IPL344 is an experimental treatment for amyotrophic lateral sclerosis (ALS) that is being developed by Immunity Pharma to slow disease progression.

How does IPL344 work?

ALS is a progressive disease of the nervous system characterized by the death of motor neurons — nerve cells that control voluntary muscles. The disease affects both upper motor neurons in the brain and lower motor neurons in the spinal cord and brainstem. The loss of upper motor neurons leads to symptoms such as muscle tightness (spasticity), while the loss of lower motor neurons results in twitching, the shrinking of muscles (atrophy), and muscle weakness.

IPL344 is a molecule that researchers designed to activate the Akt signaling pathway, which plays a role in the survival of cells. That pathway inhibits apoptosis, or naturally programmed cell death, and blocks inflammation in cells. Studies have shown that the activity of the Akt pathway is reduced in patients with ALS. By activating that pathway, researchers think that IPL344 may help protect nerve cells and slow the progression of the disease.

IPL344 in clinical trials

Researchers are currently investigating IPL344 in an open-label Phase 1/2a clinical trial (NCT03652805). The study aims to recruit 15 adults with ALS in Israel to receive intravenous (IV; into-the-vein) injections of IPL344. In the Phase 1 portion, participants are given increasing daily doses of IPL344 for 28 days. Patients start with a dose of 1.7 mg/kg of body weight and increase by 0.5 mg/kg every three to four days, up to a maximum dose of 3.2 mg/kg.

The goals for this phase of the trial are to assess the therapy’s safety, tolerability, and pharmacokinetics (movement in the body), and to determine the maximum tolerated dose of the treatment.

After the 28 days, the investigators may offer patients the option to continue receiving treatment for up to three years during the Phase 2 portion of the trial (NCT03755167). This follow-up portion is designed to continue to monitor the safety and tolerability of the treatment, as well as evaluate its initial efficacy.

Interim results from the study showed that eight participants completed the initial 28-day portion of the study without any treatment-related side effects.

Six patients had completed between four and 13 months of treatment, with an average of eight months. They showed a decrease in their functional decline compared with the period prior to starting treatment, based on measures of their functional ability using the ALS Functional Rating Scale-Revised (ALSFS-R). Based on the period before treatment (average of six months), the patients’ scores declined an average of 4.7 points, which was fewer than projected.

The researchers also reported a slowing in the decline of slow vital capacity (SVC), a measurement of lung function that determines how much air a person can expel slowly. Patients lost 1.3% of their SVC per month on average. Meanwhile, the average loss in the general ALS population is 3.1% per month. The interim results also showed that IPL344 restored Akt activation values to normal levels.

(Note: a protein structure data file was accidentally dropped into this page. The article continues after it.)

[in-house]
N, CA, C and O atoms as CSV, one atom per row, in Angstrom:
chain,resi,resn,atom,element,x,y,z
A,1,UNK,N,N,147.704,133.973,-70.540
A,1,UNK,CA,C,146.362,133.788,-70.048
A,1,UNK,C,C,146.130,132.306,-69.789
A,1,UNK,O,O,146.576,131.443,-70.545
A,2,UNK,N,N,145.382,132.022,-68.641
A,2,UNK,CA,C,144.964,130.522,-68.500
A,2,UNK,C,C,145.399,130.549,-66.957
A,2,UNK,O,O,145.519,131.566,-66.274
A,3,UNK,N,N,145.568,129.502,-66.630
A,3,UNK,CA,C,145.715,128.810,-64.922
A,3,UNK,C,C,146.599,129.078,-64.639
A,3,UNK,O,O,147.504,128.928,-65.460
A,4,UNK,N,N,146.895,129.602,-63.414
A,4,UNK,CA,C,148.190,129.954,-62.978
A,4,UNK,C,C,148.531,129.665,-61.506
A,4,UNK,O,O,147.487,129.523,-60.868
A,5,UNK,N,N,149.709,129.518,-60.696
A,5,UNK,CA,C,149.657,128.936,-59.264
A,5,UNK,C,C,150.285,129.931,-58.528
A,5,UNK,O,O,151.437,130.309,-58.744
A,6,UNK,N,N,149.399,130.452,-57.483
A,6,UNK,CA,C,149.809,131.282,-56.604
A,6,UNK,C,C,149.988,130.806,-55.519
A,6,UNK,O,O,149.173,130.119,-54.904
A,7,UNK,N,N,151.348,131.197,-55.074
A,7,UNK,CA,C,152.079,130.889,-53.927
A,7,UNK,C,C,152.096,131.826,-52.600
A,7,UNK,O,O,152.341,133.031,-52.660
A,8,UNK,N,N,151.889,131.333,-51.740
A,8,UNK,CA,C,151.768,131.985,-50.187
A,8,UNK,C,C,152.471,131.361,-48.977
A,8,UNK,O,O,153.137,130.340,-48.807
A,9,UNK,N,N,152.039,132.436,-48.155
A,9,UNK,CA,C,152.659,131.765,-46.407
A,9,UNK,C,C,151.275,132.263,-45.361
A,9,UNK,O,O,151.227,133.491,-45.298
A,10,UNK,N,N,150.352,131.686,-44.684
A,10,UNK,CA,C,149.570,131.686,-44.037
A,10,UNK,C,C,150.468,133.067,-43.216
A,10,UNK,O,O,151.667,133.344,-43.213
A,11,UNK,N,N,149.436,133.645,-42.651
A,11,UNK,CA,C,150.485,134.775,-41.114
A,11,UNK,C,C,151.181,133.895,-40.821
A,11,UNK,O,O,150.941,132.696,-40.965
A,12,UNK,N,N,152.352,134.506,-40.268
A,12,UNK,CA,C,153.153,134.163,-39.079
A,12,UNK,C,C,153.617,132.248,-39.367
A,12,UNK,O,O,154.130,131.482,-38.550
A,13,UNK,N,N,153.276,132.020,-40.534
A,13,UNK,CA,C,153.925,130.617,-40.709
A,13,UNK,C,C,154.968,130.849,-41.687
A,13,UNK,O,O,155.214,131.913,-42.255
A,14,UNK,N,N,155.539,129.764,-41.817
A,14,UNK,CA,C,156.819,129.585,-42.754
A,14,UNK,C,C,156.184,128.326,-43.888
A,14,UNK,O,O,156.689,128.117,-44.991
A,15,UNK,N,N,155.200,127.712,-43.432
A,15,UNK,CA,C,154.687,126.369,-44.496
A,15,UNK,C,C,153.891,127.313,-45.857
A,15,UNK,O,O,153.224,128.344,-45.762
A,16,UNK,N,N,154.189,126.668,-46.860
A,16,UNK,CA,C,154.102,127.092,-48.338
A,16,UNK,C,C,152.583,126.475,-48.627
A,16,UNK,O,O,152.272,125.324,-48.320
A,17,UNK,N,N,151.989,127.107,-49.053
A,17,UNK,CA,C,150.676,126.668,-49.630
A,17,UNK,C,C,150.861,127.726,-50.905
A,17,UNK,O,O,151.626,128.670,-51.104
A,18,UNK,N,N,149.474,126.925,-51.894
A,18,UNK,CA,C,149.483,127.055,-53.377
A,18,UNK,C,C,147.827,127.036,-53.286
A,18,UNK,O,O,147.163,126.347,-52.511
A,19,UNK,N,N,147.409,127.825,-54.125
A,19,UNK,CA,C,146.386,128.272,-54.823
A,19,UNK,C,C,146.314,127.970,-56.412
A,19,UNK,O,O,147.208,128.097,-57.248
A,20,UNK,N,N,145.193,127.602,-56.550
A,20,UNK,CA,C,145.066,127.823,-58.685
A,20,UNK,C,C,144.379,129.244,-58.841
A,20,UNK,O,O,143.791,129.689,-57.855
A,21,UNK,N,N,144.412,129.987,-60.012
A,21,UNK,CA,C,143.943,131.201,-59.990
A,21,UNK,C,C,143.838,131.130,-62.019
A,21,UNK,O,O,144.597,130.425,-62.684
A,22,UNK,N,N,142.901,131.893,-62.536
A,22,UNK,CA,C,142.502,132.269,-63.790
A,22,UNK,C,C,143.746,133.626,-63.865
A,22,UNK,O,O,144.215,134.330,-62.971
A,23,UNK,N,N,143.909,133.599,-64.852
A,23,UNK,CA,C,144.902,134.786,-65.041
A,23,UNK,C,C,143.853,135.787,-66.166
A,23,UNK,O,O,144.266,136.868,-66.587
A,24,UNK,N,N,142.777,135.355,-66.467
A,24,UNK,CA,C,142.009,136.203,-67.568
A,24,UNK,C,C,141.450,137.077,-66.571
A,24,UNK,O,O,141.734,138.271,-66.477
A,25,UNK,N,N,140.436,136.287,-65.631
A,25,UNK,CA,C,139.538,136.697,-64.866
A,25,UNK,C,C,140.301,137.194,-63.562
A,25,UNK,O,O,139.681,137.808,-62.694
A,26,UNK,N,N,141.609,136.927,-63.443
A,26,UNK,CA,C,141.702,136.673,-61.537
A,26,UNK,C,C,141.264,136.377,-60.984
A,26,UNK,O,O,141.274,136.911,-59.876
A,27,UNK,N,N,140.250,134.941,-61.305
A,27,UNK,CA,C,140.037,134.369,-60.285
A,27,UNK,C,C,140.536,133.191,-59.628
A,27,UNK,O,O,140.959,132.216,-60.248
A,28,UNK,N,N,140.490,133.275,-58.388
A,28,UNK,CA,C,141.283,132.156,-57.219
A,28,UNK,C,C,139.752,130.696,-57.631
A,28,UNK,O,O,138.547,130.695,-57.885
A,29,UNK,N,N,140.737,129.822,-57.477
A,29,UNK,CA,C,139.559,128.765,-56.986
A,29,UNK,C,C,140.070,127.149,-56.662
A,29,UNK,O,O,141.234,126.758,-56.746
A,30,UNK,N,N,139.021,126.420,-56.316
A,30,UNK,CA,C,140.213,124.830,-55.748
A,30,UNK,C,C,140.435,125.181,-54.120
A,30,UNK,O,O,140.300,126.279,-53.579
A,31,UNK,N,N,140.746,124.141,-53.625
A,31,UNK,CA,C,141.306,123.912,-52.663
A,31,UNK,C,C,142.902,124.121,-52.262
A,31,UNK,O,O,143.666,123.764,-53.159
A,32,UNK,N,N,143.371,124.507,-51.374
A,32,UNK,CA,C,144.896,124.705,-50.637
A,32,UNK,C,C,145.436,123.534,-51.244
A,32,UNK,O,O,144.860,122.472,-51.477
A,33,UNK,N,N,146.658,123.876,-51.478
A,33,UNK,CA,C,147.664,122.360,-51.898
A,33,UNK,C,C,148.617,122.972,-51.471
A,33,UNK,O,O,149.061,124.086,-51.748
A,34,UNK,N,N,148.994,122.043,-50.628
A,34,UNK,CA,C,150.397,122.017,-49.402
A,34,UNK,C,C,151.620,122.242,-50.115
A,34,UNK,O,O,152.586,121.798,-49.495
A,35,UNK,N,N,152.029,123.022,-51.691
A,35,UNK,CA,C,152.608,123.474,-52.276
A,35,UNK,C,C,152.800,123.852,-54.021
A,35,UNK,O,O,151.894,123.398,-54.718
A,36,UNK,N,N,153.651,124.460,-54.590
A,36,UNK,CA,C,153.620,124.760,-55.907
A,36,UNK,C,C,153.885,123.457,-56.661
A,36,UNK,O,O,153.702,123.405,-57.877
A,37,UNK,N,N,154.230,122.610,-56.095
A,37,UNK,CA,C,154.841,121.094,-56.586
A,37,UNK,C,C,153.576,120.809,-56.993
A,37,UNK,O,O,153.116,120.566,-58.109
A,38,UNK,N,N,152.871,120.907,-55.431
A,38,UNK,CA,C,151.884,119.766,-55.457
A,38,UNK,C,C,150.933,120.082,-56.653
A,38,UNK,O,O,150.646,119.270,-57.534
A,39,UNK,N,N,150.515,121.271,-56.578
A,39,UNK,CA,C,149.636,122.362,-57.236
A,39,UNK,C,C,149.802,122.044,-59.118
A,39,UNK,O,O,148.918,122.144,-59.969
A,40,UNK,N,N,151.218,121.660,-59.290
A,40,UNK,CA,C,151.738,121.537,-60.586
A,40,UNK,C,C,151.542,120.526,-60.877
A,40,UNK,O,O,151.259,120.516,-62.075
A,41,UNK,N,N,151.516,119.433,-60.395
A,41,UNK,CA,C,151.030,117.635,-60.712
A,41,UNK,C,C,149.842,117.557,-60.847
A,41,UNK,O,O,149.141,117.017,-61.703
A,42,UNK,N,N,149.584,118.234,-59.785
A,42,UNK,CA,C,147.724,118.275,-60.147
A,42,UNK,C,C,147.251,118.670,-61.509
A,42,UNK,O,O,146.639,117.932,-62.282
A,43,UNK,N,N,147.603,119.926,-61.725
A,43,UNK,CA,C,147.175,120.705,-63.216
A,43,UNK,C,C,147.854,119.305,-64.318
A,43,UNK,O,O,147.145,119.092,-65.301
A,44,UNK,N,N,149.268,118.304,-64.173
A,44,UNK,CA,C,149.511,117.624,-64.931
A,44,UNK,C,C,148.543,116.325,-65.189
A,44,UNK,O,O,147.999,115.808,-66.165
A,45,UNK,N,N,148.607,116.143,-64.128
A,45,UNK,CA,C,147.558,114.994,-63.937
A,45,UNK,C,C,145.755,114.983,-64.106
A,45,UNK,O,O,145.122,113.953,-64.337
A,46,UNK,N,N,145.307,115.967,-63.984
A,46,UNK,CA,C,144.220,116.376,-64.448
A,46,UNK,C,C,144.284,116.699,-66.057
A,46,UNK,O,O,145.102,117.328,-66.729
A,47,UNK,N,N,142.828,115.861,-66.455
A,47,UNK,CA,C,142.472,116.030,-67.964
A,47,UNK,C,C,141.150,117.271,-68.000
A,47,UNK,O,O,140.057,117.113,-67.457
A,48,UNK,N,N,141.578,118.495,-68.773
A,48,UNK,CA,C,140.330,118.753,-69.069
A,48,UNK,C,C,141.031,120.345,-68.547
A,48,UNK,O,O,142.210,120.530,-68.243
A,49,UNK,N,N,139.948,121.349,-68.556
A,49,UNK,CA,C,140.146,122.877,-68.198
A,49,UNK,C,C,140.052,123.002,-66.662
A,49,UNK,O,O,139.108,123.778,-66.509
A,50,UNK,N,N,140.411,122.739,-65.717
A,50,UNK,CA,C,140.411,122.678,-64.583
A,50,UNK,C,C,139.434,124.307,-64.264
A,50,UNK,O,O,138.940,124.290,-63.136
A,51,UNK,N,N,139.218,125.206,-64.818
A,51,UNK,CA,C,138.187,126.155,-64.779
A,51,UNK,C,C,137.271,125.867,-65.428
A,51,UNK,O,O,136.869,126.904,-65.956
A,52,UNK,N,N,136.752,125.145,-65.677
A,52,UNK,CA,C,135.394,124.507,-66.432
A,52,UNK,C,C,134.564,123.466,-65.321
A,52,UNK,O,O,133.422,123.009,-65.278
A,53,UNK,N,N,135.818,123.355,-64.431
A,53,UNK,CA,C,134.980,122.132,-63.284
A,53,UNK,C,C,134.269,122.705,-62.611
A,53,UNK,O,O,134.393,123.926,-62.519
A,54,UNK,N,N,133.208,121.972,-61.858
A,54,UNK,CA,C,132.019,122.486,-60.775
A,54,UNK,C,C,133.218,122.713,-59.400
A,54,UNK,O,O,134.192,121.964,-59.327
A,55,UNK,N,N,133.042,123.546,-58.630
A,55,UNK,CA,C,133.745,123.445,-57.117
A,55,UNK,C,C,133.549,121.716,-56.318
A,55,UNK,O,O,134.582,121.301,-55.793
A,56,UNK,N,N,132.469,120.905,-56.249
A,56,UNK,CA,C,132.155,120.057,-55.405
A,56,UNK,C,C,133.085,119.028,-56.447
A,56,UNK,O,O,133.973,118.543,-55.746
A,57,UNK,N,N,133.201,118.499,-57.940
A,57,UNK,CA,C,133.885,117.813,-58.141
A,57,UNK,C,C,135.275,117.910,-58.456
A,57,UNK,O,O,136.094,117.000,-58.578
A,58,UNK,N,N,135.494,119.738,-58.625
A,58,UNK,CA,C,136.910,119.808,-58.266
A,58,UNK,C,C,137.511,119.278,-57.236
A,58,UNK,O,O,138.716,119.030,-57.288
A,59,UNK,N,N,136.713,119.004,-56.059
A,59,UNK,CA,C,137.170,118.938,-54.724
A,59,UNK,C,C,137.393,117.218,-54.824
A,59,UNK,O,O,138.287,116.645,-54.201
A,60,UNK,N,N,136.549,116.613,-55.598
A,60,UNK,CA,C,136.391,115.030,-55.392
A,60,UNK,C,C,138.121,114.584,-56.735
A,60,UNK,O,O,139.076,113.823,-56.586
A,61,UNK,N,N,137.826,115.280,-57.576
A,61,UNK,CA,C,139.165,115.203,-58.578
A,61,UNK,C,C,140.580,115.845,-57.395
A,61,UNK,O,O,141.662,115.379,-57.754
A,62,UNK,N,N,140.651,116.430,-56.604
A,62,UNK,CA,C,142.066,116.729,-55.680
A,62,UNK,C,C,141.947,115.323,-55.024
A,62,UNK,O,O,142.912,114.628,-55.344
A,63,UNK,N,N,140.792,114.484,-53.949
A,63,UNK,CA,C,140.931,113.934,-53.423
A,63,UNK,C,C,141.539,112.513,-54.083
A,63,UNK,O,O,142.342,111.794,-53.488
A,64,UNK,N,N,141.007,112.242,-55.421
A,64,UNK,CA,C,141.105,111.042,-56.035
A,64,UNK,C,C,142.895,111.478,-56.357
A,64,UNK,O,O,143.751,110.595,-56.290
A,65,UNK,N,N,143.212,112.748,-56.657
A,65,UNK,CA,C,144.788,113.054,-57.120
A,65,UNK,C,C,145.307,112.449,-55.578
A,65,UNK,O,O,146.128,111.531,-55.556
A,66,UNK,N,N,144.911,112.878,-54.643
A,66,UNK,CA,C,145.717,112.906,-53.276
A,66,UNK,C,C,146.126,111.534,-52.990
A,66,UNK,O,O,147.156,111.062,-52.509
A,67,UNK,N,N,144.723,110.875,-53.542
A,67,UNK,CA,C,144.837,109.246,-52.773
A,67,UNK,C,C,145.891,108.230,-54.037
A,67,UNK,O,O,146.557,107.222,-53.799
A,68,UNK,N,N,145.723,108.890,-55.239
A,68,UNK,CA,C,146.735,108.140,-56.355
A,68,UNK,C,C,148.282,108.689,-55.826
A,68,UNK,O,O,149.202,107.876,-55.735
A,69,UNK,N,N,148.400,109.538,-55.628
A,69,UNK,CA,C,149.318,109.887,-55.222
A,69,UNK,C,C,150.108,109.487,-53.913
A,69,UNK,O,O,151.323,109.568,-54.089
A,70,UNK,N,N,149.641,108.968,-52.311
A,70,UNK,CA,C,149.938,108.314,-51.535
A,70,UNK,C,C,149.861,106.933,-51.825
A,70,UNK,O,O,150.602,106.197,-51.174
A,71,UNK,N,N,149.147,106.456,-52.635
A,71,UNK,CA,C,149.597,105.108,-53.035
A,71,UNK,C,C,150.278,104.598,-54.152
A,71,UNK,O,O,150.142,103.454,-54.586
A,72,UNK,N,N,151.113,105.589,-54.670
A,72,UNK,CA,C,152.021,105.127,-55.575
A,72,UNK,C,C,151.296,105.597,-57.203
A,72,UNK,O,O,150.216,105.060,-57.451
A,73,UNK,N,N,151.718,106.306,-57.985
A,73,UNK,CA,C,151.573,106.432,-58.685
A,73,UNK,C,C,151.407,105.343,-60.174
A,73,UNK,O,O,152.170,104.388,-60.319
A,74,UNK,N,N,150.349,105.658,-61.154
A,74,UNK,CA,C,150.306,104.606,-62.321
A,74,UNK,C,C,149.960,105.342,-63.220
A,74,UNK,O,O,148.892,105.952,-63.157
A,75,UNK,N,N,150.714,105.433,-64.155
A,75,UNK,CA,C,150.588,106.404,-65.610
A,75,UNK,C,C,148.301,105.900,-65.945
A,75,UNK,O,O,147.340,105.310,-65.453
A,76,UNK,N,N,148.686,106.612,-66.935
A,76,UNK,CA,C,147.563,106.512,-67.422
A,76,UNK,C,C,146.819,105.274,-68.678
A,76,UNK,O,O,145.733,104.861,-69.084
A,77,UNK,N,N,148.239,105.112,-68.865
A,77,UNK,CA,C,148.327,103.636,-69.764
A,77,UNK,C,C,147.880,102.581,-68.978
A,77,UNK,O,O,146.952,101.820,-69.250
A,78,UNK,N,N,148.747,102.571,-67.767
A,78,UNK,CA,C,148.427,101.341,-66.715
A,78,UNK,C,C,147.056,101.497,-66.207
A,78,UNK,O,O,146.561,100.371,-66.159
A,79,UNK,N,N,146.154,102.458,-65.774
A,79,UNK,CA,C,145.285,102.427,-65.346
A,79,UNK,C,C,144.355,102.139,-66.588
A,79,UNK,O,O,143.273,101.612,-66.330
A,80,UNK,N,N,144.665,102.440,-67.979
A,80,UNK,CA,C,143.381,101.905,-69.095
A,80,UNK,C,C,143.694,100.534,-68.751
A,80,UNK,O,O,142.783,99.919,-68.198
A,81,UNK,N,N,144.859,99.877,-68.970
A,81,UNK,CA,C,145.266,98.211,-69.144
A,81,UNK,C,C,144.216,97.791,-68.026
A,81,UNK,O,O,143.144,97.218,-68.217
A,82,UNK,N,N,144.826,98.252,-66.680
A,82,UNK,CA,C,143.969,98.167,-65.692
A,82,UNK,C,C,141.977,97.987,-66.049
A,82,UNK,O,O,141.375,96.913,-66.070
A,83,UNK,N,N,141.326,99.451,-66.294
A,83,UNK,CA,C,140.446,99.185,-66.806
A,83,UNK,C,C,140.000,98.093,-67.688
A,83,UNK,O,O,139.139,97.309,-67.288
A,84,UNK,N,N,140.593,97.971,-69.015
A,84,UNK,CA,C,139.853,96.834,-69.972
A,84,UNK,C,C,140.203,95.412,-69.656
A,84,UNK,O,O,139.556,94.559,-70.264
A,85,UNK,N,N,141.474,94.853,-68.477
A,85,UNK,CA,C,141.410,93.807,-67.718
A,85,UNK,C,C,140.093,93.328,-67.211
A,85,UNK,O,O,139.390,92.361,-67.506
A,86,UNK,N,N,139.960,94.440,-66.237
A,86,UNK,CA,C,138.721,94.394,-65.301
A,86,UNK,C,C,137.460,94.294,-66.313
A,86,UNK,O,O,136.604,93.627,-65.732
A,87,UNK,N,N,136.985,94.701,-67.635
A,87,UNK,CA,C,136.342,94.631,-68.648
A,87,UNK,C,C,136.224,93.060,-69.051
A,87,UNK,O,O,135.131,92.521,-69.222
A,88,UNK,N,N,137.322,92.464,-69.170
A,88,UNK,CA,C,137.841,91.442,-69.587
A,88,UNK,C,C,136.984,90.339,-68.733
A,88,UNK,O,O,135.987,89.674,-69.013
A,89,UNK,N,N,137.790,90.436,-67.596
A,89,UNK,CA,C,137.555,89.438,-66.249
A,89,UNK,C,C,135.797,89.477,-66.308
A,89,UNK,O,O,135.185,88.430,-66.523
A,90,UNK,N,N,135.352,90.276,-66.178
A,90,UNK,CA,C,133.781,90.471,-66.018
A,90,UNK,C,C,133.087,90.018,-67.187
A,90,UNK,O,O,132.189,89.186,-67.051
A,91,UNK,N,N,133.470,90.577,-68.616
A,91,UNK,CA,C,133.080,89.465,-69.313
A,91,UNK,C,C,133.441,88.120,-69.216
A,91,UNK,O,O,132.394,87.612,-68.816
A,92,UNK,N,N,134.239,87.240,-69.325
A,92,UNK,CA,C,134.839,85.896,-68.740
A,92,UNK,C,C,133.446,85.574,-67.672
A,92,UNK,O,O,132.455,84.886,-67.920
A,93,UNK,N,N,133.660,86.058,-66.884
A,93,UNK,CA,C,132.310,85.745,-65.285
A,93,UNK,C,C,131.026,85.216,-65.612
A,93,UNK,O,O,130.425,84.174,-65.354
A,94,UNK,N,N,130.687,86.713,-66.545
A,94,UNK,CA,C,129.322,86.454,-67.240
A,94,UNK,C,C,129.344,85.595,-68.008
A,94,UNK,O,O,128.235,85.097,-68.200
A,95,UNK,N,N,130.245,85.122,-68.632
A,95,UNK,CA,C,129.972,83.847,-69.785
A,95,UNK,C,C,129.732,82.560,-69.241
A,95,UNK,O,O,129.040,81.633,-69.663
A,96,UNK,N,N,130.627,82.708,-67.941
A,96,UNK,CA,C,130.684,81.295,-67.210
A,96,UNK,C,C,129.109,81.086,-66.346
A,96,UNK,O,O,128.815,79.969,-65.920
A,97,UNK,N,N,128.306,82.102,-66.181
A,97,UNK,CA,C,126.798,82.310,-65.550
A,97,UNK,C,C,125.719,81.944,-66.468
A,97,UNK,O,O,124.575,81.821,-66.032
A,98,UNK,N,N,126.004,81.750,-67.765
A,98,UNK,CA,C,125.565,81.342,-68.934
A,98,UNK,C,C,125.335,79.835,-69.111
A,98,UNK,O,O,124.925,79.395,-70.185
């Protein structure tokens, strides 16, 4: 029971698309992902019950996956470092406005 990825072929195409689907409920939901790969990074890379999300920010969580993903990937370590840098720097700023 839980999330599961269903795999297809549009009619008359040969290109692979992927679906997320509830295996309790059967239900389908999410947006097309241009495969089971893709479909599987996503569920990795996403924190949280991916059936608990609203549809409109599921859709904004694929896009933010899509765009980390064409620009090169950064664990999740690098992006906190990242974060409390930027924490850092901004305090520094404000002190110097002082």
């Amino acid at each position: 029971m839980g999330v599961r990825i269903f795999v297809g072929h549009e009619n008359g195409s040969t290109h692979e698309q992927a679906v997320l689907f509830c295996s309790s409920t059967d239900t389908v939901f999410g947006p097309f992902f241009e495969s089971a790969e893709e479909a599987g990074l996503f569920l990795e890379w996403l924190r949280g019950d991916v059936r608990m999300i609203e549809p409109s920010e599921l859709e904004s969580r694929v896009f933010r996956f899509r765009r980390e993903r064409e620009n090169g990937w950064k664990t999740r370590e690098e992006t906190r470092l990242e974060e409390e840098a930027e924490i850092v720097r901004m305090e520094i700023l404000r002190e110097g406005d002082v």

Following these encouraging results, Immunity Pharma is planning a placebo-controlled Phase 2 trial in the future to further investigate the treatment. The current trial continues to recruit patients; researchers expect it to conclude in August 2022.

Other information

The U.S. Food and Drug Administration and the European Medicines Agency both granted IPL344 orphan drug designation in early 2020. That status provides incentives for pharmaceutical companies to develop treatments for serious rare diseases that affect fewer than 200,000 people in the U.S and 5-in-10,000 in Europe. It provides 10 years of protection against competing sales of the same drug in Europe and seven years in the U.S. In Europe, it also guarantees a centralized regulatory process.

 

Last updated: Dec. 9, 2020

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ALS News Today is strictly a news and information website about the disease. It does not provide medical advice, diagnosis or treatment. This content is not intended to be a substitute for professional medical advice, diagnosis, or treatment. Always seek the advice of your physician or other qualified health provider with any questions you may have regarding a medical condition. Never disregard professional medical advice or delay in seeking it because of something you have read on this website.

Brian holds a Ph.D. in Biomedical Engineering from Case Western Reserve University and a Bachelors of Science in Biomedical Engineering from Georgia Institute of Technology. He has co-authored numerous scientific articles based on his previous research in the field of brain-computer interfaces and functional electrical stimulation. He is also passionate about making scientific advances easily accessible to the public.
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Özge has a MSc. in Molecular Genetics from the University of Leicester and a PhD in Developmental Biology from Queen Mary University of London. She worked as a Post-doctoral Research Associate at the University of Leicester for six years in the field of Behavioural Neurology before moving into science communication. She worked as the Research Communication Officer at a London based charity for almost two years.
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Brian holds a Ph.D. in Biomedical Engineering from Case Western Reserve University and a Bachelors of Science in Biomedical Engineering from Georgia Institute of Technology. He has co-authored numerous scientific articles based on his previous research in the field of brain-computer interfaces and functional electrical stimulation. He is also passionate about making scientific advances easily accessible to the public.
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